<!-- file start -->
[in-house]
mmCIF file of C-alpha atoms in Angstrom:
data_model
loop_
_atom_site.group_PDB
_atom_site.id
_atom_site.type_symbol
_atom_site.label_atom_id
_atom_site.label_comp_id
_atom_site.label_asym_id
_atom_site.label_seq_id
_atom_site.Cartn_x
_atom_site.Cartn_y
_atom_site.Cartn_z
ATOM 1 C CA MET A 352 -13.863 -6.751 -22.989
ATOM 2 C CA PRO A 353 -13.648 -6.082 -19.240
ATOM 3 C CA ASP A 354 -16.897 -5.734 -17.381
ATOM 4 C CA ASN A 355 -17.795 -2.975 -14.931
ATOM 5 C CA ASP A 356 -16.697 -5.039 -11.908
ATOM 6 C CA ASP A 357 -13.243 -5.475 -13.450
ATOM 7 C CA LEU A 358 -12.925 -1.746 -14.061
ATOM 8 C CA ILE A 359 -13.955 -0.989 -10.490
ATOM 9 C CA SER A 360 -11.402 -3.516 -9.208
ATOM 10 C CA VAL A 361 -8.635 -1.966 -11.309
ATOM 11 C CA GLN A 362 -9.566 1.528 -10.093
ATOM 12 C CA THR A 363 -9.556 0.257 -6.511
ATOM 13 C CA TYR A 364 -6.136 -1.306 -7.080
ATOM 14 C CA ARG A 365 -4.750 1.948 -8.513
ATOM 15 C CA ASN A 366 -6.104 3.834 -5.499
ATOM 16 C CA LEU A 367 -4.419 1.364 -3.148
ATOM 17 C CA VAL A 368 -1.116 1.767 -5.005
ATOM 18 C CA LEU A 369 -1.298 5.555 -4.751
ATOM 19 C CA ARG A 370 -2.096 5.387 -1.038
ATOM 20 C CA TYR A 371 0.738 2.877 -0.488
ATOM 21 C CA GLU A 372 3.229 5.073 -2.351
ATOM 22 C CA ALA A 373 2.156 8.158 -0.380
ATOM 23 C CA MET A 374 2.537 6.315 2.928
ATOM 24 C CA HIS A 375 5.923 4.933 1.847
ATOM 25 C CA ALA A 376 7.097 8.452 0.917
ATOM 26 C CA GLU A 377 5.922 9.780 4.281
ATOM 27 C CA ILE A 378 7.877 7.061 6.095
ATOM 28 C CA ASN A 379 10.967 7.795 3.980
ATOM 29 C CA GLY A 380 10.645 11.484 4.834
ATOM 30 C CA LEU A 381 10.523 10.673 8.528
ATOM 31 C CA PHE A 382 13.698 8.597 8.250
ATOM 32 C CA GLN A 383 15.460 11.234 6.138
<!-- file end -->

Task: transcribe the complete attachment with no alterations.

[in-house]
mmCIF file of C-alpha atoms in Angstrom:
data_model
loop_
_atom_site.group_PDB
_atom_site.id
_atom_site.type_symbol
_atom_site.label_atom_id
_atom_site.label_comp_id
_atom_site.label_asym_id
_atom_site.label_seq_id
_atom_site.Cartn_x
_atom_site.Cartn_y
_atom_site.Cartn_z
ATOM 1 C CA MET A 352 -13.863 -6.751 -22.989
ATOM 2 C CA PRO A 353 -13.648 -6.082 -19.240
ATOM 3 C CA ASP A 354 -16.897 -5.734 -17.381
ATOM 4 C CA ASN A 355 -17.795 -2.975 -14.931
ATOM 5 C CA ASP A 356 -16.697 -5.039 -11.908
ATOM 6 C CA ASP A 357 -13.243 -5.475 -13.450
ATOM 7 C CA LEU A 358 -12.925 -1.746 -14.061
ATOM 8 C CA ILE A 359 -13.955 -0.989 -10.490
ATOM 9 C CA SER A 360 -11.402 -3.516 -9.208
ATOM 10 C CA VAL A 361 -8.635 -1.966 -11.309
ATOM 11 C CA GLN A 362 -9.566 1.528 -10.093
ATOM 12 C CA THR A 363 -9.556 0.257 -6.511
ATOM 13 C CA TYR A 364 -6.136 -1.306 -7.080
ATOM 14 C CA ARG A 365 -4.750 1.948 -8.513
ATOM 15 C CA ASN A 366 -6.104 3.834 -5.499
ATOM 16 C CA LEU A 367 -4.419 1.364 -3.148
ATOM 17 C CA VAL A 368 -1.116 1.767 -5.005
ATOM 18 C CA LEU A 369 -1.298 5.555 -4.751
ATOM 19 C CA ARG A 370 -2.096 5.387 -1.038
ATOM 20 C CA TYR A 371 0.738 2.877 -0.488
ATOM 21 C CA GLU A 372 3.229 5.073 -2.351
ATOM 22 C CA ALA A 373 2.156 8.158 -0.380
ATOM 23 C CA MET A 374 2.537 6.315 2.928
ATOM 24 C CA HIS A 375 5.923 4.933 1.847
ATOM 25 C CA ALA A 376 7.097 8.452 0.917
ATOM 26 C CA GLU A 377 5.922 9.780 4.281
ATOM 27 C CA ILE A 378 7.877 7.061 6.095
ATOM 28 C CA ASN A 379 10.967 7.795 3.980
ATOM 29 C CA GLY A 380 10.645 11.484 4.834
ATOM 30 C CA LEU A 381 10.523 10.673 8.528
ATOM 31 C CA PHE A 382 13.698 8.597 8.250
ATOM 32 C CA GLN A 383 15.460 11.234 6.138